Chris Reining isn’t your average retiree. He said goodbye to his working years at 37, and is now financially independent, he is living his life on his own terms.
Growing up in a middle-class family in Illinois, Reining says he did well in school, earned scholarships, and attended the school that paid him most. Unlike many other young people, he graduated with only $4,500 debt, which he quickly paid in full once he started working.
Eventually he found a well-paying job working in cyber-security, took out a mortgage and bought a condo, and financed a BMW. But then he started to wonder: is this all there is?
“I finally said, ‘I can’t do this for 40 years,'” recalls Reining.
In his late 20s, Reining started searching for alternatives. He read the book, “Your Money or Your Life,” by Joe Dominguez and Vicki Robin. “It helped me realize there’s a way to arrange your life so you don’t have to sit in this cubicle for 40 years and the idea of becoming financially independent became real.”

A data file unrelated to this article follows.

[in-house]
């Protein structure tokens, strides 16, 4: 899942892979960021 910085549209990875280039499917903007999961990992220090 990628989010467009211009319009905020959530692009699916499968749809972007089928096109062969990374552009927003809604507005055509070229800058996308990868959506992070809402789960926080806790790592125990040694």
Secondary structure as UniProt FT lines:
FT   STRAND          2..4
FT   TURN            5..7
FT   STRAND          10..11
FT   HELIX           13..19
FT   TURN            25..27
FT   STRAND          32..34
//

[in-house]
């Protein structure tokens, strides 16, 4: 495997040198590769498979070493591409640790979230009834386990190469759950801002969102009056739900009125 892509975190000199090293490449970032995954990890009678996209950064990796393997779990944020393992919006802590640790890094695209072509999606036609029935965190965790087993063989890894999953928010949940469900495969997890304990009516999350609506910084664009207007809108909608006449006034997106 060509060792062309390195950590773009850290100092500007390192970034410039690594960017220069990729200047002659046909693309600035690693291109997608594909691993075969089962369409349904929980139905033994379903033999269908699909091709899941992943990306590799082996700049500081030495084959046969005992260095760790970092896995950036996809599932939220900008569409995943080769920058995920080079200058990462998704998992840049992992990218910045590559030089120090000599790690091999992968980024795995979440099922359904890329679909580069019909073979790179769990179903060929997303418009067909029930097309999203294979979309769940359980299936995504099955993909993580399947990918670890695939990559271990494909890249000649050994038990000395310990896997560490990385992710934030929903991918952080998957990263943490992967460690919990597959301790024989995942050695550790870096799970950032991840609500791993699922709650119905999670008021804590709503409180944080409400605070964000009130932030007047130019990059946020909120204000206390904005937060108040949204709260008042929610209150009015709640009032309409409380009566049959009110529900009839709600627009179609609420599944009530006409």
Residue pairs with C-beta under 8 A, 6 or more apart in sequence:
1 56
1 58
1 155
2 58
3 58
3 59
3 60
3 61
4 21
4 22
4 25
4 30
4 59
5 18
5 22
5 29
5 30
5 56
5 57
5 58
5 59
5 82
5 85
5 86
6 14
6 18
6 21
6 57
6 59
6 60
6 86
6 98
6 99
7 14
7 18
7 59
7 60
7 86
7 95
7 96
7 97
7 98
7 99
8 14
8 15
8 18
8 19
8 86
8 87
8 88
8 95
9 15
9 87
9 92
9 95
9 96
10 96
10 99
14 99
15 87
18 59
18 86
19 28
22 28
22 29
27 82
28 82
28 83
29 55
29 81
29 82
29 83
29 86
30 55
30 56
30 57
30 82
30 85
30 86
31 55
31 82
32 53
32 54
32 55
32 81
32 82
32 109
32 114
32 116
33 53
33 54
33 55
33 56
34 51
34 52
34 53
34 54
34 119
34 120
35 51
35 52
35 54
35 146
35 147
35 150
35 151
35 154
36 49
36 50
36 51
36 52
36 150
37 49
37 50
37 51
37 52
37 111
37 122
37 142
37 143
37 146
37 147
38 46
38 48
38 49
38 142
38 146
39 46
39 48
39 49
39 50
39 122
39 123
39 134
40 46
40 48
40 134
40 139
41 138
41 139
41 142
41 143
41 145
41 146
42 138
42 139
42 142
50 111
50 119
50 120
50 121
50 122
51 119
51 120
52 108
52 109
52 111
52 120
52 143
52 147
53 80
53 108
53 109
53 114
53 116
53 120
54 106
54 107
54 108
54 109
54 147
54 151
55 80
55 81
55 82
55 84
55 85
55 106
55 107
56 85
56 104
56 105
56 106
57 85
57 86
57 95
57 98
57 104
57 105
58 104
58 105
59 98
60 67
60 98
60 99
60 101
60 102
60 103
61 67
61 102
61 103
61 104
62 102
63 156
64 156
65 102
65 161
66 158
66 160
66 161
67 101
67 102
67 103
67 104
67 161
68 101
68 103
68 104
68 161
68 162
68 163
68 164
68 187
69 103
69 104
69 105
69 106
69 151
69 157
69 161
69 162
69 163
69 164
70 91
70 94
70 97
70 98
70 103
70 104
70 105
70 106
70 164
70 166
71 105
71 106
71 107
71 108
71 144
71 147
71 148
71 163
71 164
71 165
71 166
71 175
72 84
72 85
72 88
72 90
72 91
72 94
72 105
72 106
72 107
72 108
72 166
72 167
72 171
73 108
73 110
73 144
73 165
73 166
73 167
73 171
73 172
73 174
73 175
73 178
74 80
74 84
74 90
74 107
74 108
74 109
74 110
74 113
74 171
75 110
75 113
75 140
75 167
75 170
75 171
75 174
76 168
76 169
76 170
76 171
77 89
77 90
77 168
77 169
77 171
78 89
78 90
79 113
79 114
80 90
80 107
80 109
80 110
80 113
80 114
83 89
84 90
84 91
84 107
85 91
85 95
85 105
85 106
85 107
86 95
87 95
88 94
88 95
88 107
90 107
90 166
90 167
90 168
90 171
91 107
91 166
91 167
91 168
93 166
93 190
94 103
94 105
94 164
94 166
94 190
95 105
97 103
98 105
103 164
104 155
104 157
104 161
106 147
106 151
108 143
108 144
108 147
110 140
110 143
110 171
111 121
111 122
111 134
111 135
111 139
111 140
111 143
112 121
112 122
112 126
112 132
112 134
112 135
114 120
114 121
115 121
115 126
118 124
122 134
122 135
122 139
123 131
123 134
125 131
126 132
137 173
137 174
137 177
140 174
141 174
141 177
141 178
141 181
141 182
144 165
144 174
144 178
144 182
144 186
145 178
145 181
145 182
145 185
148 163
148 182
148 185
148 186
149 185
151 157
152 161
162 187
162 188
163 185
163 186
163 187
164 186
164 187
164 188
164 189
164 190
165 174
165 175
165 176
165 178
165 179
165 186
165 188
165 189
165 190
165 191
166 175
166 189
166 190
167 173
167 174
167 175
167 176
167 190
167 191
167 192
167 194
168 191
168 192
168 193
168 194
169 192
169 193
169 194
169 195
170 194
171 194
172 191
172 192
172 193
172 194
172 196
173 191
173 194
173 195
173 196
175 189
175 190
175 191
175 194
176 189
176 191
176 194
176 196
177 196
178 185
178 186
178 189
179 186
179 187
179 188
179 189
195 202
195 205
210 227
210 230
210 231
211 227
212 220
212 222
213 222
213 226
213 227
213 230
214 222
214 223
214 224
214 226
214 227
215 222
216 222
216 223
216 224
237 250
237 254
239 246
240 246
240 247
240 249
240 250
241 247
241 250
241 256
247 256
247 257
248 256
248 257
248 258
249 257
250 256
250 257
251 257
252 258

By 35 he felt he had enough to live the rest of his life on his savings and investments without having to work again. It took two more years of showing up at the cubicle for him to be sure. Then, at 37, he finally walked away.
People who have reached financial independence can make it look easy.
But Reining is blunt about the prospects of making it to what he and others in the early retirement community call “financial independence, retire early” or FIRE.
“It’s not possible for everyone,” he says. “If you’re tapped out by your expenses, it isn’t realistic.”
Also, he says, getting to FIRE isn’t a sometimes thing. “It takes commitment,” he said. “The people who are most successful at it have compelling reasons for why they want it. The people who aren’t going to get there, even though by the numbers they could, are the ones who don’t have a compelling enough reason to make the hard decisions.” It takes commitment and discipline.
“It does take a lot of small daily habits that you need to practice, day after day,” Reining says.
His strategies for financial independence are to the point. Earn more, save more and invest better.
Retired for the past two years, Reining spends his time writing about financial independence on his website.